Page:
Better Days

On Monday morning I was searching for train times to London. The TFL journey planner showed severe delays on the Jubilee line. I didn’t need to look any further, I just knew that on the first post summer holiday Monday, life for someone had finally got too much to bear.

I remember being on a stationary train, possibly 15 years ago now and an announcement was made, by the driver, that there was a casualty on the track, hence the severe delays. There were visible looks of distain on many faces and more shockingly, audible mutterings of disgust.

I admit, I never understood the mindset you have to be in, to wake up one morning, say goodbye to your family, leave for work and then take one step off a platform into the path of an oncoming train – annoying your fellow commuters is the least of your worries, traumatising the driver for life doesn’t cross your mind and the friends and family you will leave behind is irrelevant. If you were in the right mindset to think about all of the above, you wouldn’t do it at all.

And that is the point I have to emphasise again, I did not understand the mindset of a person moments before they lose their life to suicide. I still to this day recall a conversation I had many years ago saying I didn’t understand why anyone would want to kill themselves. I said suicide was selfish. I now admit that I feel utterly ashamed to have even thought I had a right to offer an opinion on something I knew nothing about.

Yesterday was World Suicide Prevention Day, a day that would have previously passed me by. But now I am drawn, for obvious reasons, towards any articles in the news about mental health and I am specifically alarmed since lockdown, how many articles sadly tell the story of lives lost to suicide; often celebrities, sometimes their relatives but mostly just normal everyday people who, for whatever reason, just couldn’t cope anymore. I have noticed in recent months, the sensitive shift in the use of language to describe these tragic events – ‘they lost their fight against mental illness’, a further positive step to acknowledging that mental illness is a fight like every other illness.

I am writing this blog with a cup of ‘teapig’ English Breakfast Tea and a Fry’s Turkish Delight next to me, my guilty pleasures, that two years ago would have been meaningless. Two years on, corny as it sounds, I am here to tell the tale, surrounded by photos of those who mean the most to me now in life and a cabinet full of memories that remind me that my life is precious.

But when you can’t cope anymore and your mental health is affected, your mind and your body are numb. Every mental illness is different but I think it’s fair to say, whatever your symptoms, if you are struggling with life, your mindset is in a similar place. The important word here is life. The desire to not want to live feeling like one does should be able to be vocalised without being judged or classed as being suicidal.

For millions of people who rid themselves of their mental pain in the most harrowing ways, I am in a unique position now to try to vocalise the fragility of their mind-set, which they will never be able to share.

I didn’t want to live feeling as I did but I didn’t want to die either. I have parents, I have children, I have friends – but when you feel so utterly horrendous none of that enters your mind. Getting through every second is what matters and I mean every second. You count the seconds, and then the minutes and then the hours; every hour feels like days. If anyone tells you to live for the people around you, it means nothing at all. You have to want to live for yourself, no one else and I did.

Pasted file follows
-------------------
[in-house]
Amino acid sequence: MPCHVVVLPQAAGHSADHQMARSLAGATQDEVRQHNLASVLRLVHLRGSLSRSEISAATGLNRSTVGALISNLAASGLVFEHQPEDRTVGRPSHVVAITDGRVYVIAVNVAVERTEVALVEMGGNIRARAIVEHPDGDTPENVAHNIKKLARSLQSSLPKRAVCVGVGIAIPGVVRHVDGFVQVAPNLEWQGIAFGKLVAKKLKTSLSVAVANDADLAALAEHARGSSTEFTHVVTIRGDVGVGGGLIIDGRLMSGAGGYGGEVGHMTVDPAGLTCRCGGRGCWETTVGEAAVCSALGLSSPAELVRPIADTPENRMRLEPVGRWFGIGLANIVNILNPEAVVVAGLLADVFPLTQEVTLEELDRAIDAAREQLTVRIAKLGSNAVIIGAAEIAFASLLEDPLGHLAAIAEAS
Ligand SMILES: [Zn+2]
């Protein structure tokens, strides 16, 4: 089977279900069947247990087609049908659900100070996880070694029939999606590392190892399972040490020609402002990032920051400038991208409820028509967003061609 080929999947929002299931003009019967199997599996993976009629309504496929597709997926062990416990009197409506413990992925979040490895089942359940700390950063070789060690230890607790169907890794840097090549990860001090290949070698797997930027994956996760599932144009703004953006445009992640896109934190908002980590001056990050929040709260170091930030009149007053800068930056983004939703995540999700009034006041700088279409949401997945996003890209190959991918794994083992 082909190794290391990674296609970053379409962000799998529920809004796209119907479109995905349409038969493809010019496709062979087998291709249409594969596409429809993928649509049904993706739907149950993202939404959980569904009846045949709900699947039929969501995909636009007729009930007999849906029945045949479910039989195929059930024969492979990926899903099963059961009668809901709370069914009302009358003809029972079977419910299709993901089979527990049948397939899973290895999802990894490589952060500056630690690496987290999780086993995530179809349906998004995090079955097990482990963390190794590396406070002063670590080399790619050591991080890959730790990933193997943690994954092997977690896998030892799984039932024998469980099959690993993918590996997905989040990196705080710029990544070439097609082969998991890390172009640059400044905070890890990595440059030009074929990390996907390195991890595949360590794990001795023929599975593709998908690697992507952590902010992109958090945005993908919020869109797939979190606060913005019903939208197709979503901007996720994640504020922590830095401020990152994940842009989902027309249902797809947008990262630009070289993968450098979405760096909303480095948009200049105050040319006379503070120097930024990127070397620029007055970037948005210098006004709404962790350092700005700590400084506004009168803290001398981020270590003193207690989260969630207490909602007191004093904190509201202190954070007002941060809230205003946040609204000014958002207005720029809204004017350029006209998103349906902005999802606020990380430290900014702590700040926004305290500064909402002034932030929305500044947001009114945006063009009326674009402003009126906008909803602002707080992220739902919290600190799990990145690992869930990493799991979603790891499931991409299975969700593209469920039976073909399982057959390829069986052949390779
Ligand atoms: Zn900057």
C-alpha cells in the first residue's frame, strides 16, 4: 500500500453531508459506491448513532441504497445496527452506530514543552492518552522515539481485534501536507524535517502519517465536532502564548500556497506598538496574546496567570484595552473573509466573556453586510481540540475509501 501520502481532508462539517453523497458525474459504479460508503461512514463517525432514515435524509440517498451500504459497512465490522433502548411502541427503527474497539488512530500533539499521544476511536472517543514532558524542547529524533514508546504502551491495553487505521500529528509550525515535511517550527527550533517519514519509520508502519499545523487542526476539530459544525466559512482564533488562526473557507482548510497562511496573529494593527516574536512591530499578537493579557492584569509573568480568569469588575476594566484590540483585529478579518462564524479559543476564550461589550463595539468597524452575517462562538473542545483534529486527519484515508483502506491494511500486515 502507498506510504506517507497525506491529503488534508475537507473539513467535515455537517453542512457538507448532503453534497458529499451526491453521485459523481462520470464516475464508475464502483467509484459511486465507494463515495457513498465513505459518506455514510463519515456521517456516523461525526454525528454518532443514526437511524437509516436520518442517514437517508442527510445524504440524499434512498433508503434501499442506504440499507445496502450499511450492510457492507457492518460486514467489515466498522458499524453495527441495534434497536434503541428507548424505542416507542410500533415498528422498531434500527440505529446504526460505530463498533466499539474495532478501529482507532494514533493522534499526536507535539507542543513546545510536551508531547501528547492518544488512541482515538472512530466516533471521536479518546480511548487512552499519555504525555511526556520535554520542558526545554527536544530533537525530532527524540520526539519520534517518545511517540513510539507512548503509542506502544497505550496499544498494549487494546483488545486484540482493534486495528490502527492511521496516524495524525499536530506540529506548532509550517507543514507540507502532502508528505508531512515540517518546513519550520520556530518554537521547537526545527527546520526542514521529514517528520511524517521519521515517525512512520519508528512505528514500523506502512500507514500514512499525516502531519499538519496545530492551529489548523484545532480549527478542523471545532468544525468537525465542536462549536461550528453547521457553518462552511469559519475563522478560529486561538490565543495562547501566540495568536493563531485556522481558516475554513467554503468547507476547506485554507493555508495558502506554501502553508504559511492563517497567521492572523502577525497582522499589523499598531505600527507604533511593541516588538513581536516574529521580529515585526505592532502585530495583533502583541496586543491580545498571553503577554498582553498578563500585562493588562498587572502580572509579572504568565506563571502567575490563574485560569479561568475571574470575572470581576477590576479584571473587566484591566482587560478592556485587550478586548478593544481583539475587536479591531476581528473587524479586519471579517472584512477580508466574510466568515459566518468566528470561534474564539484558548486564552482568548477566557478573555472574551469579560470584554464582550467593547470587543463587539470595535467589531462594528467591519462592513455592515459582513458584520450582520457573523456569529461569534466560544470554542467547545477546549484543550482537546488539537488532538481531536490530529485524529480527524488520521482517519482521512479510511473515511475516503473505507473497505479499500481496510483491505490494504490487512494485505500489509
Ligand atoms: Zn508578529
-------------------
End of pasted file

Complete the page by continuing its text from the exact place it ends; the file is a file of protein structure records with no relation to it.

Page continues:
But now 2 years on, I now know why I felt like I did and I am so grateful for the people around me that finally got me the treatment I needed to get me on the road to recovery.

The impact of the pandemic has taken a huge toll on people’s mental wellbeing. People are worried about losing their jobs and businesses, not being able to pay their rent or mortgage, being unable to support their family, and ultimately have a fear of homelessness. I wonder if any of these were going through the mind of the casualty on the Jubilee line tracks last Monday morning, seconds before he or she jumped?

During lockdown I connected with a foundation called OLLIE, One Life Lost is Enough, set up by 3 parents who experienced unimaginable loss after losing their sons. Through this charity, I was connected further with Olly’s Future a charity set up in memory of Oliver Hare who took his life 2 days before his 23rd birthday. With Rose Allett and Start the Conversation, I took part in just 90 minutes of training to gain the tools and the confidence to start a conversation about suicide, the aim of the training being to make people realise that talking about suicide is the best form of prevention we have.

Suicide is a difficult issue to address, accompanied by a myth that suggests talking about it may make things worse and put the idea in vulnerable peoples heads. The offer of support and a listening ear of someone with compassion and empathy are more likely to reduce distress, as opposed to exacerbating it and can help restore hope.

Lockdown has had an impact on mental health on a level never seen before and we must all be tuned in now to each other’s mental struggles and take just a minute to check in on friends and family. Ask how they are, but be prepared to listen, really listen, to find out how they really are.

I have used this quote before but my sentiments are sincere and true, I would rather listen to someone’s problems than listen to their eulogy.

The best thing anyone can do to support someone who is struggling with life, is to keep talking and keep listening, to help give that person a chance to find better days.

The Samaritans can be contacted on 116 123.